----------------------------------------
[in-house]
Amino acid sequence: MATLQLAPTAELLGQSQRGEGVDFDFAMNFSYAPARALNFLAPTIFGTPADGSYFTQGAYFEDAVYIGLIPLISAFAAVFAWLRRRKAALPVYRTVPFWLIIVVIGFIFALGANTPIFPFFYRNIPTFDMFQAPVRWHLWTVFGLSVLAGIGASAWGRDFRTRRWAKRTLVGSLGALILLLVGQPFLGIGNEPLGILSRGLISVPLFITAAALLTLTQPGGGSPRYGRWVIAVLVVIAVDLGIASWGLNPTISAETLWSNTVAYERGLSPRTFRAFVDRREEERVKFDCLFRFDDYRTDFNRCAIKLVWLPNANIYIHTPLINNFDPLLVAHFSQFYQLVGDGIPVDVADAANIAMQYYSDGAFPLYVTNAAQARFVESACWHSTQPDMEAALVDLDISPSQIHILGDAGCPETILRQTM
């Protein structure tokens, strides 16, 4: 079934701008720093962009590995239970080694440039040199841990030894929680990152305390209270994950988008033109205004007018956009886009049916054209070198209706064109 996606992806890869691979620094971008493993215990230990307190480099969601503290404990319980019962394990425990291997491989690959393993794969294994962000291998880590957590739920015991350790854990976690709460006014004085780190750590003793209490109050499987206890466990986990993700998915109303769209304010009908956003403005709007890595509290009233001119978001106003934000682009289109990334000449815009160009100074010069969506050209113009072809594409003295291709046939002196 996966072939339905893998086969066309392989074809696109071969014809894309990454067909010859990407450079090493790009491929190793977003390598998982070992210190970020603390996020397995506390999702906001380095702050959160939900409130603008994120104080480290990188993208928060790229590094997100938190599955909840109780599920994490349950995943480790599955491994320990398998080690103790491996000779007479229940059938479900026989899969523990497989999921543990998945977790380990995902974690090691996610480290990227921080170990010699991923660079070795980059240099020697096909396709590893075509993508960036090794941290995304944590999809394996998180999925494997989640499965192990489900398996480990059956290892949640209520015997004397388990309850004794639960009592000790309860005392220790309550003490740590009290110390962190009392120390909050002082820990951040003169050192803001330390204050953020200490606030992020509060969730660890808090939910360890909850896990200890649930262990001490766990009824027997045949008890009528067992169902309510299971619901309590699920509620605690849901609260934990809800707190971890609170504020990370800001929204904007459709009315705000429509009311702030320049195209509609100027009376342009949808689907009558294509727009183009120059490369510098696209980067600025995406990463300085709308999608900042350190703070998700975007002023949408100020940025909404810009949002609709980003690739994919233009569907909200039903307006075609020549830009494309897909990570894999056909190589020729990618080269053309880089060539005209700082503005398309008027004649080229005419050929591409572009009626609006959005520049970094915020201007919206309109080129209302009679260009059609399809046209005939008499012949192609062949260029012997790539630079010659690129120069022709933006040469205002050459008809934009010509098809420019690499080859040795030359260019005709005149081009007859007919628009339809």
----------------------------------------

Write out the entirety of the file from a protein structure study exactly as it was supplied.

[in-house]
Amino acid sequence: MATLQLAPTAELLGQSQRGEGVDFDFAMNFSYAPARALNFLAPTIFGTPADGSYFTQGAYFEDAVYIGLIPLISAFAAVFAWLRRRKAALPVYRTVPFWLIIVVIGFIFALGANTPIFPFFYRNIPTFDMFQAPVRWHLWTVFGLSVLAGIGASAWGRDFRTRRWAKRTLVGSLGALILLLVGQPFLGIGNEPLGILSRGLISVPLFITAAALLTLTQPGGGSPRYGRWVIAVLVVIAVDLGIASWGLNPTISAETLWSNTVAYERGLSPRTFRAFVDRREEERVKFDCLFRFDDYRTDFNRCAIKLVWLPNANIYIHTPLINNFDPLLVAHFSQFYQLVGDGIPVDVADAANIAMQYYSDGAFPLYVTNAAQARFVESACWHSTQPDMEAALVDLDISPSQIHILGDAGCPETILRQTM
């Protein structure tokens, strides 16, 4: 079934701008720093962009590995239970080694440039040199841990030894929680990152305390209270994950988008033109205004007018956009886009049916054209070198209706064109 996606992806890869691979620094971008493993215990230990307190480099969601503290404990319980019962394990425990291997491989690959393993794969294994962000291998880590957590739920015991350790854990976690709460006014004085780190750590003793209490109050499987206890466990986990993700998915109303769209304010009908956003403005709007890595509290009233001119978001106003934000682009289109990334000449815009160009100074010069969506050209113009072809594409003295291709046939002196 996966072939339905893998086969066309392989074809696109071969014809894309990454067909010859990407450079090493790009491929190793977003390598998982070992210190970020603390996020397995506390999702906001380095702050959160939900409130603008994120104080480290990188993208928060790229590094997100938190599955909840109780599920994490349950995943480790599955491994320990398998080690103790491996000779007479229940059938479900026989899969523990497989999921543990998945977790380990995902974690090691996610480290990227921080170990010699991923660079070795980059240099020697096909396709590893075509993508960036090794941290995304944590999809394996998180999925494997989640499965192990489900398996480990059956290892949640209520015997004397388990309850004794639960009592000790309860005392220790309550003490740590009290110390962190009392120390909050002082820990951040003169050192803001330390204050953020200490606030992020509060969730660890808090939910360890909850896990200890649930262990001490766990009824027997045949008890009528067992169902309510299971619901309590699920509620605690849901609260934990809800707190971890609170504020990370800001929204904007459709009315705000429509009311702030320049195209509609100027009376342009949808689907009558294509727009183009120059490369510098696209980067600025995406990463300085709308999608900042350190703070998700975007002023949408100020940025909404810009949002609709980003690739994919233009569907909200039903307006075609020549830009494309897909990570894999056909190589020729990618080269053309880089060539005209700082503005398309008027004649080229005419050929591409572009009626609006959005520049970094915020201007919206309109080129209302009679260009059609399809046209005939008499012949192609062949260029012997790539630079010659690129120069022709933006040469205002050459008809934009010509098809420019690499080859040795030359260019005709005149081009007859007919628009339809």